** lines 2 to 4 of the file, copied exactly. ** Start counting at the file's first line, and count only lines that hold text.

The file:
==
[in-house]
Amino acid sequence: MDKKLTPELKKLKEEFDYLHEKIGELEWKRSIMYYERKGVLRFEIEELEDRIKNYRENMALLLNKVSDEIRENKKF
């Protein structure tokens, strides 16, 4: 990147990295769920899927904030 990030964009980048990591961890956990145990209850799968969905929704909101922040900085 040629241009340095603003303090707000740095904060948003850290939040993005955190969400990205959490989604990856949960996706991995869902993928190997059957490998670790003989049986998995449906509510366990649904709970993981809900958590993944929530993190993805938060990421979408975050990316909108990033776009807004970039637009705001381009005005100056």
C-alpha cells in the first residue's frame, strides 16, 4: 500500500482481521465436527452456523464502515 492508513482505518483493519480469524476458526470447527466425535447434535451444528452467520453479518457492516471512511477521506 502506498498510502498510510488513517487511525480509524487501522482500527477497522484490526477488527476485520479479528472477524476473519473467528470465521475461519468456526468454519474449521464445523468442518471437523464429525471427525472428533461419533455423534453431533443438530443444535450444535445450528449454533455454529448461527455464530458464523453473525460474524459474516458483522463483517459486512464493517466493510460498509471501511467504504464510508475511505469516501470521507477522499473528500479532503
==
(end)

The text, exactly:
Amino acid sequence: MDKKLTPELKKLKEEFDYLHEKIGELEWKRSIMYYERKGVLRFEIEELEDRIKNYRENMALLLNKVSDEIRENKKF
């Protein structure tokens, strides 16, 4: 990147990295769920899927904030 990030964009980048990591961890956990145990209850799968969905929704909101922040900085 040629241009340095603003303090707000740095904060948003850290939040993005955190969400990205959490989604990856949960996706991995869902993928190997059957490998670790003989049986998995449906509510366990649904709970993981809900958590993944929530993190993805938060990421979408975050990316909108990033776009807004970039637009705001381009005005100056």
C-alpha cells in the first residue's frame, strides 16, 4: 500500500482481521465436527452456523464502515 492508513482505518483493519480469524476458526470447527466425535447434535451444528452467520453479518457492516471512511477521506 502506498498510502498510510488513517487511525480509524487501522482500527477497522484490526477488527476485520479479528472477524476473519473467528470465521475461519468456526468454519474449521464445523468442518471437523464429525471427525472428533461419533455423534453431533443438530443444535450444535445450528449454533455454529448461527455464530458464523453473525460474524459474516458483522463483517459486512464493517466493510460498509471501511467504504464510508475511505469516501470521507477522499473528500479532503